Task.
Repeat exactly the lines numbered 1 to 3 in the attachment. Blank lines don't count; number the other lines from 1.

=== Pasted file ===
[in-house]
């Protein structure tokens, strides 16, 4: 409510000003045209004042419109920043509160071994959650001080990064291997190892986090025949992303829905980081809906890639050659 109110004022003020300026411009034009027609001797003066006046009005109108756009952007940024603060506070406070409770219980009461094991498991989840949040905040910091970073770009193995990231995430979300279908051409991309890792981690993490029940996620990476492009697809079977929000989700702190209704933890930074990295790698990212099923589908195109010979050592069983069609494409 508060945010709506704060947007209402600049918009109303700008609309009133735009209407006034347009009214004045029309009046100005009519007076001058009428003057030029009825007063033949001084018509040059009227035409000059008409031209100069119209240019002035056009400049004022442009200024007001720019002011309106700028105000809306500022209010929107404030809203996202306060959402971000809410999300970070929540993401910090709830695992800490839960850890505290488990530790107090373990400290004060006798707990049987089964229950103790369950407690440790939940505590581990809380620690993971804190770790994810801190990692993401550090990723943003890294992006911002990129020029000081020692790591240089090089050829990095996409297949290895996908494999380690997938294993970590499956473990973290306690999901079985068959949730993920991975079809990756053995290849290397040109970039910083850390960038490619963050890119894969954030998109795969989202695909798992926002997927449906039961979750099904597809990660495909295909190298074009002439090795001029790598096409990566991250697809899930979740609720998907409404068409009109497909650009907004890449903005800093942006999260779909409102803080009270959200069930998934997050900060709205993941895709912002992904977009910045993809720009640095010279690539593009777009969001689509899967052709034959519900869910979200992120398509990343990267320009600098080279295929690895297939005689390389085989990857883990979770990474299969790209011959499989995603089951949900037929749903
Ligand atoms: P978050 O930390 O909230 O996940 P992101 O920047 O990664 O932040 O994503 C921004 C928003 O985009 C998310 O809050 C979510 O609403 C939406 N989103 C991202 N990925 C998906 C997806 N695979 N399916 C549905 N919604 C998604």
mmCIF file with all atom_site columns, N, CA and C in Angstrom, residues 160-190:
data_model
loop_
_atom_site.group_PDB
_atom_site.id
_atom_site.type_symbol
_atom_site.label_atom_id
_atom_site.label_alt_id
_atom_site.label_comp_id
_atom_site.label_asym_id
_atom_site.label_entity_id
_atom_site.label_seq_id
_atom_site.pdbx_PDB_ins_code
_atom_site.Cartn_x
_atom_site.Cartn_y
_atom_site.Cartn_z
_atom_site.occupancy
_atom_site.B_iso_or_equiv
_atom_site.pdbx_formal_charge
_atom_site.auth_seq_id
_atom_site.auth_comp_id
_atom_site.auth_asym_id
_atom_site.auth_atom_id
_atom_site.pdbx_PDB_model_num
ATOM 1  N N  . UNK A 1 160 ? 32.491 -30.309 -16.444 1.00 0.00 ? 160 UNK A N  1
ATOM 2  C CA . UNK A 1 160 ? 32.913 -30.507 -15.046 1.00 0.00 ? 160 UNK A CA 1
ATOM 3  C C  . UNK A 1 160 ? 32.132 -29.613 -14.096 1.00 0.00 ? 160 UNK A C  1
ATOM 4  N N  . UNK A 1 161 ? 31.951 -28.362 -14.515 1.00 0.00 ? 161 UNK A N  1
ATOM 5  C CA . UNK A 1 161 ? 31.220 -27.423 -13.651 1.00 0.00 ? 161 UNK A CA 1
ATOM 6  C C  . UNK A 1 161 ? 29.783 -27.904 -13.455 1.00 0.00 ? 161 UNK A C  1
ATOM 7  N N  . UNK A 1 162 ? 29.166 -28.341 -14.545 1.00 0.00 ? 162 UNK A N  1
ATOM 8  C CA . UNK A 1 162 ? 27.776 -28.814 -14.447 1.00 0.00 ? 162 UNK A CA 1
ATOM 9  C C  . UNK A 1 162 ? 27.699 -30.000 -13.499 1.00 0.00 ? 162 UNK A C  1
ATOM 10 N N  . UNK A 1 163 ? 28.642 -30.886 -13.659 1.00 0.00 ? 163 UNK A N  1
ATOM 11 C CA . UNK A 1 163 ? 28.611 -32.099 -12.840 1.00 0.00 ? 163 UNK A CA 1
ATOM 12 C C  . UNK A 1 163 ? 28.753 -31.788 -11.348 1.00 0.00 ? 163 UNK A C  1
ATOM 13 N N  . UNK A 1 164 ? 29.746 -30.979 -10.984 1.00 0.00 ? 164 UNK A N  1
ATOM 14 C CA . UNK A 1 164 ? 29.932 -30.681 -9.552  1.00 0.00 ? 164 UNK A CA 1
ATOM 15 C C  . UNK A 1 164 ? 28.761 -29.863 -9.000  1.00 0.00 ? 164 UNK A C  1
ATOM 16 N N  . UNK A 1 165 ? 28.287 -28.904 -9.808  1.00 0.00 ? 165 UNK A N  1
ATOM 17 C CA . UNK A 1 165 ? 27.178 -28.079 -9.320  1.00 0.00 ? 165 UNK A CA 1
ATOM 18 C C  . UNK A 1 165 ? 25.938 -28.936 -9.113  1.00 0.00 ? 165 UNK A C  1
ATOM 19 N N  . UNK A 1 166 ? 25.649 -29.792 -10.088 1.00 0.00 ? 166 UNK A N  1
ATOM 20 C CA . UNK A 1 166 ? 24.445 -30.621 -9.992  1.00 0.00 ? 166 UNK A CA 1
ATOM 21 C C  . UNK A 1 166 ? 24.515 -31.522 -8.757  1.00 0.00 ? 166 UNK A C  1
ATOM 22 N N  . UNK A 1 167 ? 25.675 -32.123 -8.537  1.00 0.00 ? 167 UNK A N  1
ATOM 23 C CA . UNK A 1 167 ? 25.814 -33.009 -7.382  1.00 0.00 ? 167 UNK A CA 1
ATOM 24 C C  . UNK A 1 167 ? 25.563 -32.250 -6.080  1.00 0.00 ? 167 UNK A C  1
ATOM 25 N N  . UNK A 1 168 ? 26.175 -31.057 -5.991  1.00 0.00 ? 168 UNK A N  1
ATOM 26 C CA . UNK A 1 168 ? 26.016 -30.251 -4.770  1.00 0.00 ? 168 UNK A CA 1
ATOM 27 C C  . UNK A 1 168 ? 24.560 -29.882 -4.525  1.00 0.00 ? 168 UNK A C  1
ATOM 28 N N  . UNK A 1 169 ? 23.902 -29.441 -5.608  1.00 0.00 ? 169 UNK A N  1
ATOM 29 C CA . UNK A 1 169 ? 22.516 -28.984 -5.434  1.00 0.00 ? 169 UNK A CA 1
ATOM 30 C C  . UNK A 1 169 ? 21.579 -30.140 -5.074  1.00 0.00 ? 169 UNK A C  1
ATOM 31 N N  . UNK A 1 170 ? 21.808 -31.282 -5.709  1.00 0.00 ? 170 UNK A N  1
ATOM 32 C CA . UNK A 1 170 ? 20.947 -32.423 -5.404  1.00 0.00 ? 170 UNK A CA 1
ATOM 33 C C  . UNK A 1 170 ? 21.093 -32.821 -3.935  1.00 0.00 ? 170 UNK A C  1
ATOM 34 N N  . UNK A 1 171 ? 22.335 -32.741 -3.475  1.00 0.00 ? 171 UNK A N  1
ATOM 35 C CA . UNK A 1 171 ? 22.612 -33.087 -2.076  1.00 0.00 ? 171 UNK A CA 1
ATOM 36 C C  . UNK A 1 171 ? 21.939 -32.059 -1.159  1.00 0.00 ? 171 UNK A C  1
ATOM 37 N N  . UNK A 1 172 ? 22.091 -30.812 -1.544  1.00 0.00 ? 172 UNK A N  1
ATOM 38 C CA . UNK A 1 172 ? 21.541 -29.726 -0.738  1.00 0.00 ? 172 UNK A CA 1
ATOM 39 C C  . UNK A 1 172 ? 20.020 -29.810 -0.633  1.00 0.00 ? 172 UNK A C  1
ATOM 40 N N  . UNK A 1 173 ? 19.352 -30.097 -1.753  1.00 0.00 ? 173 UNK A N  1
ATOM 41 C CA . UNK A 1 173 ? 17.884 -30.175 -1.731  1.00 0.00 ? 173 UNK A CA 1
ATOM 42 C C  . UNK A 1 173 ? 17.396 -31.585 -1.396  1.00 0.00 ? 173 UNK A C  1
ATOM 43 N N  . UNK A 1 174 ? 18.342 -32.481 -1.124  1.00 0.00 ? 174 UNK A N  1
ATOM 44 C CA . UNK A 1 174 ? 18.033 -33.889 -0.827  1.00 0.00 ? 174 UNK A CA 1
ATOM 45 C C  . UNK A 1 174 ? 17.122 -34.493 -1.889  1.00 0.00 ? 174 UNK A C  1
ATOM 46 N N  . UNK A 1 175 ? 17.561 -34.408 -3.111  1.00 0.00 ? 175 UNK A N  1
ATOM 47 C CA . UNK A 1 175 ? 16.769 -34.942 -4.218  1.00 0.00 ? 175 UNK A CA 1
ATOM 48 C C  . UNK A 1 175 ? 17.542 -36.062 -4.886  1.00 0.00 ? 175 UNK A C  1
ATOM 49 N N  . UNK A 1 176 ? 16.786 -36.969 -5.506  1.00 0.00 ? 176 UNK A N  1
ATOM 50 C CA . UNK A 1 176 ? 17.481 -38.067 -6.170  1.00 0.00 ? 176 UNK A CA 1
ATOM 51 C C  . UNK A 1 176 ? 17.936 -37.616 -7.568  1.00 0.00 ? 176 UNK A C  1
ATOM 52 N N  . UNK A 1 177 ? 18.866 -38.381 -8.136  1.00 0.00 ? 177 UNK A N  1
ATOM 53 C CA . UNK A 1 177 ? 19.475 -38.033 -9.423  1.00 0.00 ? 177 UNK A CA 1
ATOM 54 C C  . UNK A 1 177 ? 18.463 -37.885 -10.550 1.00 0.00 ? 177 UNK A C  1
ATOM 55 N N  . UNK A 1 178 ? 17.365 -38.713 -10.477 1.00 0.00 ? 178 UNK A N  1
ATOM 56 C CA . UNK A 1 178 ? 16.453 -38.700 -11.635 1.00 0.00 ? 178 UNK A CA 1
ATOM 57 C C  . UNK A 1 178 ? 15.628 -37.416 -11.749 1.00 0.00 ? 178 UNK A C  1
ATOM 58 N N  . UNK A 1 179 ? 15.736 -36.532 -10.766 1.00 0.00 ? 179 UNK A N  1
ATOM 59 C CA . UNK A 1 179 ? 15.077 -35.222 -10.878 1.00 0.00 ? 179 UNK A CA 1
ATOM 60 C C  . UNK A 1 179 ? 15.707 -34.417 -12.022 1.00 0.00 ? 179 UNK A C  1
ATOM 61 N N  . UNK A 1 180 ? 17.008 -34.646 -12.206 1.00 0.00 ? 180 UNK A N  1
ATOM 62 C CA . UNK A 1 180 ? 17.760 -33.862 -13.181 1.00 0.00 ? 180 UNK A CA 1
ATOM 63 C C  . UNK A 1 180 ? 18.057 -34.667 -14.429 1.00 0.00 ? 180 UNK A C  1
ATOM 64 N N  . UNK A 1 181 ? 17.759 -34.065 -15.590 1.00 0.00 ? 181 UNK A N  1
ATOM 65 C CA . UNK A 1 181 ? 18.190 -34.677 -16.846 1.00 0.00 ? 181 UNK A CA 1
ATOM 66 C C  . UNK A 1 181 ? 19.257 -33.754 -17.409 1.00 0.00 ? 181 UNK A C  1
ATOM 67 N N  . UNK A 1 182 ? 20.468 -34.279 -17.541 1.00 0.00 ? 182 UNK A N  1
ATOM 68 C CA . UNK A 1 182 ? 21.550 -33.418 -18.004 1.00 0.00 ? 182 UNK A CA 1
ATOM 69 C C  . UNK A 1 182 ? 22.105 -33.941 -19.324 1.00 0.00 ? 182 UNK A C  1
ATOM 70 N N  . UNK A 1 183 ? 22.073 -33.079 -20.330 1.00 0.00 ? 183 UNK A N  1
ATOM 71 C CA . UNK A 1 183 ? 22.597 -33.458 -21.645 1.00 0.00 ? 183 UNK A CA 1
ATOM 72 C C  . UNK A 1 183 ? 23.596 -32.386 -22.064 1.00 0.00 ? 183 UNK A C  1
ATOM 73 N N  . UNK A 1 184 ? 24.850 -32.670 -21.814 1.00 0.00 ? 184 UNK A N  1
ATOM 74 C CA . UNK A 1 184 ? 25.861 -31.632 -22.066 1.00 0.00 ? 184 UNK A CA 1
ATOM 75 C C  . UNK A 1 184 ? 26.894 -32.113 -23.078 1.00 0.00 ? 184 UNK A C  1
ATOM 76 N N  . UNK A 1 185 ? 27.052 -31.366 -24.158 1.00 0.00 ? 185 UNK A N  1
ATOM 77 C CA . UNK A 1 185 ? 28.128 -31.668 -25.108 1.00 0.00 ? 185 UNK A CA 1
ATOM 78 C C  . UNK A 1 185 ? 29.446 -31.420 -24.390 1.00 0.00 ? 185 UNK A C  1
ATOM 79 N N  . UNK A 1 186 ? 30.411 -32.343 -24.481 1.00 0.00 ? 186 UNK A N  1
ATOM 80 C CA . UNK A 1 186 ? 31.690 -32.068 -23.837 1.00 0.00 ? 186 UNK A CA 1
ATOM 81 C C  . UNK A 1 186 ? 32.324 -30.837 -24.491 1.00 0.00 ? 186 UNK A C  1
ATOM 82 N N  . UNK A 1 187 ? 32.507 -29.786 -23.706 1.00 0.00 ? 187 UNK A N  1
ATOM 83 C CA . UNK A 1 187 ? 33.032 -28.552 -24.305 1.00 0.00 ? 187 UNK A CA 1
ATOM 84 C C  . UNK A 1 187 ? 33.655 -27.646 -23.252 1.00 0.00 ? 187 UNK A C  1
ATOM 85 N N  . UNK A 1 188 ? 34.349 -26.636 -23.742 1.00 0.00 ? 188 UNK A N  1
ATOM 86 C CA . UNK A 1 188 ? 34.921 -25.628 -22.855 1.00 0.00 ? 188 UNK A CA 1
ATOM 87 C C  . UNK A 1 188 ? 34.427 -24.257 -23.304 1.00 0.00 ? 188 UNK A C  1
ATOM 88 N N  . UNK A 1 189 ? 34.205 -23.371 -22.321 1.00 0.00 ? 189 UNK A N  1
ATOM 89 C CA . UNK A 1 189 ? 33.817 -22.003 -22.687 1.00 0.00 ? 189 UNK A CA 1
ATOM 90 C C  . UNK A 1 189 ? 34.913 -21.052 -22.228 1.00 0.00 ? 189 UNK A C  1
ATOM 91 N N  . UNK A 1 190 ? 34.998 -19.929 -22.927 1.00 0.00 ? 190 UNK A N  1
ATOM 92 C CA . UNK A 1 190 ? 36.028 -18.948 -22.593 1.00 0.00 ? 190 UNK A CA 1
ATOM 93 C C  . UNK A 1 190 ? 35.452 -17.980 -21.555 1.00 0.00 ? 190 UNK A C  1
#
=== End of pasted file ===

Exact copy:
[in-house]
């Protein structure tokens, strides 16, 4: 409510000003045209004042419109920043509160071994959650001080990064291997190892986090025949992303829905980081809906890639050659 109110004022003020300026411009034009027609001797003066006046009005109108756009952007940024603060506070406070409770219980009461094991498991989840949040905040910091970073770009193995990231995430979300279908051409991309890792981690993490029940996620990476492009697809079977929000989700702190209704933890930074990295790698990212099923589908195109010979050592069983069609494409 508060945010709506704060947007209402600049918009109303700008609309009133735009209407006034347009009214004045029309009046100005009519007076001058009428003057030029009825007063033949001084018509040059009227035409000059008409031209100069119209240019002035056009400049004022442009200024007001720019002011309106700028105000809306500022209010929107404030809203996202306060959402971000809410999300970070929540993401910090709830695992800490839960850890505290488990530790107090373990400290004060006798707990049987089964229950103790369950407690440790939940505590581990809380620690993971804190770790994810801190990692993401550090990723943003890294992006911002990129020029000081020692790591240089090089050829990095996409297949290895996908494999380690997938294993970590499956473990973290306690999901079985068959949730993920991975079809990756053995290849290397040109970039910083850390960038490619963050890119894969954030998109795969989202695909798992926002997927449906039961979750099904597809990660495909295909190298074009002439090795001029790598096409990566991250697809899930979740609720998907409404068409009109497909650009907004890449903005800093942006999260779909409102803080009270959200069930998934997050900060709205993941895709912002992904977009910045993809720009640095010279690539593009777009969001689509899967052709034959519900869910979200992120398509990343990267320009600098080279295929690895297939005689390389085989990857883990979770990474299969790209011959499989995603089951949900037929749903
Ligand atoms: P978050 O930390 O909230 O996940 P992101 O920047 O990664 O932040 O994503 C921004 C928003 O985009 C998310 O809050 C979510 O609403 C939406 N989103 C991202 N990925 C998906 C997806 N695979 N399916 C549905 N919604 C998604």